As the switching frequency increases, motor heating due to higher harmonic content in the current waveform decreases.  At the same time, the heat generated internally in the VFD due to the IGBT switching is increased.  Each switching action of the IGBT produces a relatively fixed amount of heat loss.  So as switching frequency increases so does the overall heat loss of the VFD.  The heatsink of the VFD must be designed to provide sufficient cooling of the VFD to operate during the maximum rated ambient conditions.  KEB drives are rated based on a specific switching frequency.  It may be possible for a specific drive to operate at a higher switching frequency than rated, but the output may have to be reduced in order to keep the drive from overheating.  If the system requires a higher switching frequency, then the heatsink may need to be increased in size, have increased air flow or liquid cooled.  All of these options are available on KEB drives.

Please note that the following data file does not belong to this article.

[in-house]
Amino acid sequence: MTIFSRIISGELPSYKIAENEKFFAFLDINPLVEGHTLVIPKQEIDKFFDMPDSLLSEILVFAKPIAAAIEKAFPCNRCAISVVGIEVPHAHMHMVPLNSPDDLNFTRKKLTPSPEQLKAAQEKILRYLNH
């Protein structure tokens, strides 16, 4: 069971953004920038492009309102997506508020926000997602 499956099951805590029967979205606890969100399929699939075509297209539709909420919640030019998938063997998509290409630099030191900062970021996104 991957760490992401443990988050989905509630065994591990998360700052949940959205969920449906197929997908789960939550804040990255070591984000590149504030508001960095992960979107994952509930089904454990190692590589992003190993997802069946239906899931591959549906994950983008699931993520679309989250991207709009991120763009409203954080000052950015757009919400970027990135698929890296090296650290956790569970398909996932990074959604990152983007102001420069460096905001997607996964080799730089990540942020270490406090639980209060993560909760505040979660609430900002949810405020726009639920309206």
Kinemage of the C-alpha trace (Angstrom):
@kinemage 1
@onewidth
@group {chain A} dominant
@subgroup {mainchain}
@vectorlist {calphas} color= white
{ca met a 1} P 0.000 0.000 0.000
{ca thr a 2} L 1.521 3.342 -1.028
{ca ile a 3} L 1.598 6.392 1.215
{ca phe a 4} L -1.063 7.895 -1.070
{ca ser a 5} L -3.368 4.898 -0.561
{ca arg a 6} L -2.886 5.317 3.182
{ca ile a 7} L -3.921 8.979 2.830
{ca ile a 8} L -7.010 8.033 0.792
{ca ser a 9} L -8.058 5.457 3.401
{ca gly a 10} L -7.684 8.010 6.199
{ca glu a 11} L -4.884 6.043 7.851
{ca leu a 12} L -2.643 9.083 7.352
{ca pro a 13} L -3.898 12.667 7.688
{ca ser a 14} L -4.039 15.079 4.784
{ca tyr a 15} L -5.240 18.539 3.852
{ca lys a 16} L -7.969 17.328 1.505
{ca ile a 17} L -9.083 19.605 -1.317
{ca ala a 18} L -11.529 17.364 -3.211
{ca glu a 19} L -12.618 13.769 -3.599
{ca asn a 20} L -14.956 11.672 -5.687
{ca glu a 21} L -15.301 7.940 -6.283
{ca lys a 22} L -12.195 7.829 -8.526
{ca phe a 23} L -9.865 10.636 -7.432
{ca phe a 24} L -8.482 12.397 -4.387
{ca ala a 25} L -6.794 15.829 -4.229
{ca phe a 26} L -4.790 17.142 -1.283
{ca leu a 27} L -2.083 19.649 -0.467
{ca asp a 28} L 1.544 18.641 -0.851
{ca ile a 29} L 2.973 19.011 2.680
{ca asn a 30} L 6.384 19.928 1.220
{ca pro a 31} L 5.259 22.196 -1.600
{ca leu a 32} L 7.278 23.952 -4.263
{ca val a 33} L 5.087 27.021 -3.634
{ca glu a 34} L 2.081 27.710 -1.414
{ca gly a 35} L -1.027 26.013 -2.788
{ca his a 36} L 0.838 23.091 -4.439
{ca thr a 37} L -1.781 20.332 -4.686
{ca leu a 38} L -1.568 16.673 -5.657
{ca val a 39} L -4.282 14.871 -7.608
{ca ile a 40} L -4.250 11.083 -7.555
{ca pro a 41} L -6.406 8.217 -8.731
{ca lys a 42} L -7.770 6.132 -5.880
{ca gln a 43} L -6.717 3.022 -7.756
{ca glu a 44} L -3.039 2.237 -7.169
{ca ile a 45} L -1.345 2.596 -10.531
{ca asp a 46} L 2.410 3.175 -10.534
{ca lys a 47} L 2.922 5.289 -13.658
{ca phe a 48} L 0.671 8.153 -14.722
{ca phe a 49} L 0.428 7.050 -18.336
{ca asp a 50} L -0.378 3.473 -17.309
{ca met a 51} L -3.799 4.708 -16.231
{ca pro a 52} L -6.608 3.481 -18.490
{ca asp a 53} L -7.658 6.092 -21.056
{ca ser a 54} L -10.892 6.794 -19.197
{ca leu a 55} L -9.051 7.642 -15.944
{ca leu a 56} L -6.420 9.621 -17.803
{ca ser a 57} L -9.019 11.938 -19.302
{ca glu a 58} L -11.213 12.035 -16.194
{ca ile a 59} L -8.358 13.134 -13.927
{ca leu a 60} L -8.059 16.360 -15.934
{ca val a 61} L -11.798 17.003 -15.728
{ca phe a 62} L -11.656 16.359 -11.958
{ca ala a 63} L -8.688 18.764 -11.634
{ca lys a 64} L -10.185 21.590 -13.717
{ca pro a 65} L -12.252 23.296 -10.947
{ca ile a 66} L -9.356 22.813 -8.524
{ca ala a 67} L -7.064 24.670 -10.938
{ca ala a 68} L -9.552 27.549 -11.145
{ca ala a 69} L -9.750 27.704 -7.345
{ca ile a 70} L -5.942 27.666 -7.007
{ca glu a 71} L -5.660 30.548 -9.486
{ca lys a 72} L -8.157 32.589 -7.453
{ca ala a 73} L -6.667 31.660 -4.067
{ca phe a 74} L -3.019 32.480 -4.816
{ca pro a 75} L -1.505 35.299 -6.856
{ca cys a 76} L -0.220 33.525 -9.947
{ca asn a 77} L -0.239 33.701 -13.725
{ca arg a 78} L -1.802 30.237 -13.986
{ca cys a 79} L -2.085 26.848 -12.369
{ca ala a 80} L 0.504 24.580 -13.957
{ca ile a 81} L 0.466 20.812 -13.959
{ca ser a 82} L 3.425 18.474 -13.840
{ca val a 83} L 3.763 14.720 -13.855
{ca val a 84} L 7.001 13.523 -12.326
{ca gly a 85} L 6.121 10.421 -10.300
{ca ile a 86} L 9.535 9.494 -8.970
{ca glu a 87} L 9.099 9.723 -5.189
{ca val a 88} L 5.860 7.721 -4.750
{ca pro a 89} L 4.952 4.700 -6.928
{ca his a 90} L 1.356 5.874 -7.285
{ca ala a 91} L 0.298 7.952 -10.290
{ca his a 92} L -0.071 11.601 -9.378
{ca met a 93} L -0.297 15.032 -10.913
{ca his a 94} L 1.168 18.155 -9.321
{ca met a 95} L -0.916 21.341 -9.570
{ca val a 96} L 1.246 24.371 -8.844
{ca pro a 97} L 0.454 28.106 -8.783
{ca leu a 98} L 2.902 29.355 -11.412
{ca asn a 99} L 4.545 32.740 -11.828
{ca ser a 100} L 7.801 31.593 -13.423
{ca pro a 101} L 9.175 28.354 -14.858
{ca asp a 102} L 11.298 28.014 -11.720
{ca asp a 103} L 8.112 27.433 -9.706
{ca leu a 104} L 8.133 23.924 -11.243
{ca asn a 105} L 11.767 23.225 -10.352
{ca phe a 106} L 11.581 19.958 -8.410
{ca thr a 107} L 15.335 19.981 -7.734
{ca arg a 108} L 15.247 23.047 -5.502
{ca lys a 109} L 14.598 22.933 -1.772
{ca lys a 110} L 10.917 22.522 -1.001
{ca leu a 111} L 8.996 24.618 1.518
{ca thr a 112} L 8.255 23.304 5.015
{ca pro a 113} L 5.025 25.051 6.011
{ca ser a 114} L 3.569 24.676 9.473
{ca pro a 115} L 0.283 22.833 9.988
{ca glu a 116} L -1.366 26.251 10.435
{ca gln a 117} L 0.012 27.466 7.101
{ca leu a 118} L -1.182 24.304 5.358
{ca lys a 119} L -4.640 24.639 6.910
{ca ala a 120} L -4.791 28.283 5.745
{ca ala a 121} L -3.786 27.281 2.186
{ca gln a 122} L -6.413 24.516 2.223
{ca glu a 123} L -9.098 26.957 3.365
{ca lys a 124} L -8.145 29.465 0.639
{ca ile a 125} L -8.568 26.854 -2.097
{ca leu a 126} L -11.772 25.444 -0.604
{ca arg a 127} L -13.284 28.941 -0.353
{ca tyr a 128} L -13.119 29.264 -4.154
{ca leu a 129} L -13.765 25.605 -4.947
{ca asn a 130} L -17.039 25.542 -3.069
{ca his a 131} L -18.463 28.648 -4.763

Because of the higher heat loss due to the higher switching frequency, and the fact that the heatsink may need to be larger (if air cooled), this results in a larger physical size VFD and consequently higher initial component costs.

 

KEB has an option for liquid cooling of the VFD for situations where space may be an issue.  While this does potentially reduce the physical size of the VFD housing, it does introduce the requirement for access to a cooling fluid.